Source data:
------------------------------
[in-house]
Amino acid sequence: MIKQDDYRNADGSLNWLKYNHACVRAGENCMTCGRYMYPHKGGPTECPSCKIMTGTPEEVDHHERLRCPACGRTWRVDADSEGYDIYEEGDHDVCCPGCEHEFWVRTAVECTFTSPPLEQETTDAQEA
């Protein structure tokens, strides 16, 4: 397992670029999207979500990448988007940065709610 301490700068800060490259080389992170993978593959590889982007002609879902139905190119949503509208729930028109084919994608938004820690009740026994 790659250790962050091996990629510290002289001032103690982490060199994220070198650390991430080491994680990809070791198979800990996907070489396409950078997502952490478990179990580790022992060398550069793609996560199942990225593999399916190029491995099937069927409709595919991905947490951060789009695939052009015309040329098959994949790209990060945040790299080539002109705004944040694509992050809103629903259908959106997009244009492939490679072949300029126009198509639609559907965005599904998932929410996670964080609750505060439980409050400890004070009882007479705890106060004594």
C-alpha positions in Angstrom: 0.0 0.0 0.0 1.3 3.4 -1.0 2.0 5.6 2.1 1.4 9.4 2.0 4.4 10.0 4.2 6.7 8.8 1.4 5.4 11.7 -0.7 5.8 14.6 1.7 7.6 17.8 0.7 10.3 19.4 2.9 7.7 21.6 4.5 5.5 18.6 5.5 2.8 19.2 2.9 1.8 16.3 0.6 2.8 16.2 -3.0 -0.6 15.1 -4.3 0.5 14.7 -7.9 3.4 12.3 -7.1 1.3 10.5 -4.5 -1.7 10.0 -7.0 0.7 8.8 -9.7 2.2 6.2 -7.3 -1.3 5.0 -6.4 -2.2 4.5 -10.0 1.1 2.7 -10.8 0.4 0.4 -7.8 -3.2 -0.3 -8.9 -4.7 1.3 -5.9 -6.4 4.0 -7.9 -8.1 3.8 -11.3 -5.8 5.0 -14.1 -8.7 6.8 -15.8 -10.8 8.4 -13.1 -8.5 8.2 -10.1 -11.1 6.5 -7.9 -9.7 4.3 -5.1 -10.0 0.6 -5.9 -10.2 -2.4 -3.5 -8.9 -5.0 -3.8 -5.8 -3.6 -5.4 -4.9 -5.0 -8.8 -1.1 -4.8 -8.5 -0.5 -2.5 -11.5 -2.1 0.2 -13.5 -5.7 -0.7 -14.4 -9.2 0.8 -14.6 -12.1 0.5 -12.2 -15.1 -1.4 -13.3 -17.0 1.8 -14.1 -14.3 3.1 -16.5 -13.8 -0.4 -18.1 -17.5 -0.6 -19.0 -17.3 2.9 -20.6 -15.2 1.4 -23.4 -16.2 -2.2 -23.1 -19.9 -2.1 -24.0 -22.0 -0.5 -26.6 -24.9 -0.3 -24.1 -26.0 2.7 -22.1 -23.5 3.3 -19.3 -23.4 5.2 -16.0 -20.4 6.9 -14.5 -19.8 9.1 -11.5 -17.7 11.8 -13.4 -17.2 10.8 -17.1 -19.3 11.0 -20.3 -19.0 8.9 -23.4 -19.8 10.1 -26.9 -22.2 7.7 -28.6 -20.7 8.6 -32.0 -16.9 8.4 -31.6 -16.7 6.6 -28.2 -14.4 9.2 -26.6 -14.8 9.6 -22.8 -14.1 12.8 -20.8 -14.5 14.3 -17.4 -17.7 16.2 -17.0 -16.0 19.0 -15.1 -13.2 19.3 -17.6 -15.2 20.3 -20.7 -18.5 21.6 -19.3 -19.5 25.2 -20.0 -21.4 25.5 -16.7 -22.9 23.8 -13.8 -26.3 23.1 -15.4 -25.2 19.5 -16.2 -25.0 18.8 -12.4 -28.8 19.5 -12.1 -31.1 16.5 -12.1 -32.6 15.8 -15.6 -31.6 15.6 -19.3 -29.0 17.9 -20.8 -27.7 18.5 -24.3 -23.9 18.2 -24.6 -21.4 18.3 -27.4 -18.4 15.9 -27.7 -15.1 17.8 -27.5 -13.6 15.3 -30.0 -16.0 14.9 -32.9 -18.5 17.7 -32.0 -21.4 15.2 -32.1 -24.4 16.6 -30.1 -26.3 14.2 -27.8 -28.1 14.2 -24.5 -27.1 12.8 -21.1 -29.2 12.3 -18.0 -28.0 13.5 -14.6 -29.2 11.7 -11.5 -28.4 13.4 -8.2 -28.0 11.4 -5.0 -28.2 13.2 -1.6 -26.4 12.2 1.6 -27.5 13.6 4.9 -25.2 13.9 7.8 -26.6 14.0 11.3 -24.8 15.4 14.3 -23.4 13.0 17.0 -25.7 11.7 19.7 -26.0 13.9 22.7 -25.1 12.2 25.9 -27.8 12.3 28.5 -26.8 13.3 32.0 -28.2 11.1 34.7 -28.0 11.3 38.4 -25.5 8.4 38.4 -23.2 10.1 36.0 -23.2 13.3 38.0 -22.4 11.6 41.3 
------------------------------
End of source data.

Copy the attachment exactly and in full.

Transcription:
[in-house]
Amino acid sequence: MIKQDDYRNADGSLNWLKYNHACVRAGENCMTCGRYMYPHKGGPTECPSCKIMTGTPEEVDHHERLRCPACGRTWRVDADSEGYDIYEEGDHDVCCPGCEHEFWVRTAVECTFTSPPLEQETTDAQEA
């Protein structure tokens, strides 16, 4: 397992670029999207979500990448988007940065709610 301490700068800060490259080389992170993978593959590889982007002609879902139905190119949503509208729930028109084919994608938004820690009740026994 790659250790962050091996990629510290002289001032103690982490060199994220070198650390991430080491994680990809070791198979800990996907070489396409950078997502952490478990179990580790022992060398550069793609996560199942990225593999399916190029491995099937069927409709595919991905947490951060789009695939052009015309040329098959994949790209990060945040790299080539002109705004944040694509992050809103629903259908959106997009244009492939490679072949300029126009198509639609559907965005599904998932929410996670964080609750505060439980409050400890004070009882007479705890106060004594």
C-alpha positions in Angstrom: 0.0 0.0 0.0 1.3 3.4 -1.0 2.0 5.6 2.1 1.4 9.4 2.0 4.4 10.0 4.2 6.7 8.8 1.4 5.4 11.7 -0.7 5.8 14.6 1.7 7.6 17.8 0.7 10.3 19.4 2.9 7.7 21.6 4.5 5.5 18.6 5.5 2.8 19.2 2.9 1.8 16.3 0.6 2.8 16.2 -3.0 -0.6 15.1 -4.3 0.5 14.7 -7.9 3.4 12.3 -7.1 1.3 10.5 -4.5 -1.7 10.0 -7.0 0.7 8.8 -9.7 2.2 6.2 -7.3 -1.3 5.0 -6.4 -2.2 4.5 -10.0 1.1 2.7 -10.8 0.4 0.4 -7.8 -3.2 -0.3 -8.9 -4.7 1.3 -5.9 -6.4 4.0 -7.9 -8.1 3.8 -11.3 -5.8 5.0 -14.1 -8.7 6.8 -15.8 -10.8 8.4 -13.1 -8.5 8.2 -10.1 -11.1 6.5 -7.9 -9.7 4.3 -5.1 -10.0 0.6 -5.9 -10.2 -2.4 -3.5 -8.9 -5.0 -3.8 -5.8 -3.6 -5.4 -4.9 -5.0 -8.8 -1.1 -4.8 -8.5 -0.5 -2.5 -11.5 -2.1 0.2 -13.5 -5.7 -0.7 -14.4 -9.2 0.8 -14.6 -12.1 0.5 -12.2 -15.1 -1.4 -13.3 -17.0 1.8 -14.1 -14.3 3.1 -16.5 -13.8 -0.4 -18.1 -17.5 -0.6 -19.0 -17.3 2.9 -20.6 -15.2 1.4 -23.4 -16.2 -2.2 -23.1 -19.9 -2.1 -24.0 -22.0 -0.5 -26.6 -24.9 -0.3 -24.1 -26.0 2.7 -22.1 -23.5 3.3 -19.3 -23.4 5.2 -16.0 -20.4 6.9 -14.5 -19.8 9.1 -11.5 -17.7 11.8 -13.4 -17.2 10.8 -17.1 -19.3 11.0 -20.3 -19.0 8.9 -23.4 -19.8 10.1 -26.9 -22.2 7.7 -28.6 -20.7 8.6 -32.0 -16.9 8.4 -31.6 -16.7 6.6 -28.2 -14.4 9.2 -26.6 -14.8 9.6 -22.8 -14.1 12.8 -20.8 -14.5 14.3 -17.4 -17.7 16.2 -17.0 -16.0 19.0 -15.1 -13.2 19.3 -17.6 -15.2 20.3 -20.7 -18.5 21.6 -19.3 -19.5 25.2 -20.0 -21.4 25.5 -16.7 -22.9 23.8 -13.8 -26.3 23.1 -15.4 -25.2 19.5 -16.2 -25.0 18.8 -12.4 -28.8 19.5 -12.1 -31.1 16.5 -12.1 -32.6 15.8 -15.6 -31.6 15.6 -19.3 -29.0 17.9 -20.8 -27.7 18.5 -24.3 -23.9 18.2 -24.6 -21.4 18.3 -27.4 -18.4 15.9 -27.7 -15.1 17.8 -27.5 -13.6 15.3 -30.0 -16.0 14.9 -32.9 -18.5 17.7 -32.0 -21.4 15.2 -32.1 -24.4 16.6 -30.1 -26.3 14.2 -27.8 -28.1 14.2 -24.5 -27.1 12.8 -21.1 -29.2 12.3 -18.0 -28.0 13.5 -14.6 -29.2 11.7 -11.5 -28.4 13.4 -8.2 -28.0 11.4 -5.0 -28.2 13.2 -1.6 -26.4 12.2 1.6 -27.5 13.6 4.9 -25.2 13.9 7.8 -26.6 14.0 11.3 -24.8 15.4 14.3 -23.4 13.0 17.0 -25.7 11.7 19.7 -26.0 13.9 22.7 -25.1 12.2 25.9 -27.8 12.3 28.5 -26.8 13.3 32.0 -28.2 11.1 34.7 -28.0 11.3 38.4 -25.5 8.4 38.4 -23.2 10.1 36.0 -23.2 13.3 38.0 -22.4 11.6 41.3 